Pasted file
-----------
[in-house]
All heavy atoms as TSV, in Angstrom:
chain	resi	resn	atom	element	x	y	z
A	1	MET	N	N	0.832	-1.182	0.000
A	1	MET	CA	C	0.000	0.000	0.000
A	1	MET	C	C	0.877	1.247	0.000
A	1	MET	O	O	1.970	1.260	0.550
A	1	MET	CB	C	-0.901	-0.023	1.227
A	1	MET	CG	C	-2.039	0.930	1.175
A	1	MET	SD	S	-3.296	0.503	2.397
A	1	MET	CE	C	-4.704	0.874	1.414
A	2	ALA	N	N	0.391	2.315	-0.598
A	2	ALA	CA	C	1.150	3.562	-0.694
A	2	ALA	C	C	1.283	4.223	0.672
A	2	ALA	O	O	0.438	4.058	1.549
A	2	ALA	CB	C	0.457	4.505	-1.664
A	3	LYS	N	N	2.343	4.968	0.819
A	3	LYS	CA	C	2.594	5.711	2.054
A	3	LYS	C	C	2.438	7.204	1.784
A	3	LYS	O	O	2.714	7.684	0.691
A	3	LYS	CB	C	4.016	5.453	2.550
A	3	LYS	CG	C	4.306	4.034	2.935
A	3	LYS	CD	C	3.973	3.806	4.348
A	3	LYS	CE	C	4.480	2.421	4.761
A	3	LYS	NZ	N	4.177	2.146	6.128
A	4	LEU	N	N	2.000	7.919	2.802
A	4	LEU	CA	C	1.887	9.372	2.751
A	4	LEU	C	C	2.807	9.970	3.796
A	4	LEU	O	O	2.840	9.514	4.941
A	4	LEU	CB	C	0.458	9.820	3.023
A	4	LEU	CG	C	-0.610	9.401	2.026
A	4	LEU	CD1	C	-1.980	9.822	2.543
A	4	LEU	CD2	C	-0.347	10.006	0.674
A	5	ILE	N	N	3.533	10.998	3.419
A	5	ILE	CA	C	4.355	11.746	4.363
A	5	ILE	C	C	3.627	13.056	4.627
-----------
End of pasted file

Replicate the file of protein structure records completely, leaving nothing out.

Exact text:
[in-house]
All heavy atoms as TSV, in Angstrom:
chain	resi	resn	atom	element	x	y	z
A	1	MET	N	N	0.832	-1.182	0.000
A	1	MET	CA	C	0.000	0.000	0.000
A	1	MET	C	C	0.877	1.247	0.000
A	1	MET	O	O	1.970	1.260	0.550
A	1	MET	CB	C	-0.901	-0.023	1.227
A	1	MET	CG	C	-2.039	0.930	1.175
A	1	MET	SD	S	-3.296	0.503	2.397
A	1	MET	CE	C	-4.704	0.874	1.414
A	2	ALA	N	N	0.391	2.315	-0.598
A	2	ALA	CA	C	1.150	3.562	-0.694
A	2	ALA	C	C	1.283	4.223	0.672
A	2	ALA	O	O	0.438	4.058	1.549
A	2	ALA	CB	C	0.457	4.505	-1.664
A	3	LYS	N	N	2.343	4.968	0.819
A	3	LYS	CA	C	2.594	5.711	2.054
A	3	LYS	C	C	2.438	7.204	1.784
A	3	LYS	O	O	2.714	7.684	0.691
A	3	LYS	CB	C	4.016	5.453	2.550
A	3	LYS	CG	C	4.306	4.034	2.935
A	3	LYS	CD	C	3.973	3.806	4.348
A	3	LYS	CE	C	4.480	2.421	4.761
A	3	LYS	NZ	N	4.177	2.146	6.128
A	4	LEU	N	N	2.000	7.919	2.802
A	4	LEU	CA	C	1.887	9.372	2.751
A	4	LEU	C	C	2.807	9.970	3.796
A	4	LEU	O	O	2.840	9.514	4.941
A	4	LEU	CB	C	0.458	9.820	3.023
A	4	LEU	CG	C	-0.610	9.401	2.026
A	4	LEU	CD1	C	-1.980	9.822	2.543
A	4	LEU	CD2	C	-0.347	10.006	0.674
A	5	ILE	N	N	3.533	10.998	3.419
A	5	ILE	CA	C	4.355	11.746	4.363
A	5	ILE	C	C	3.627	13.056	4.627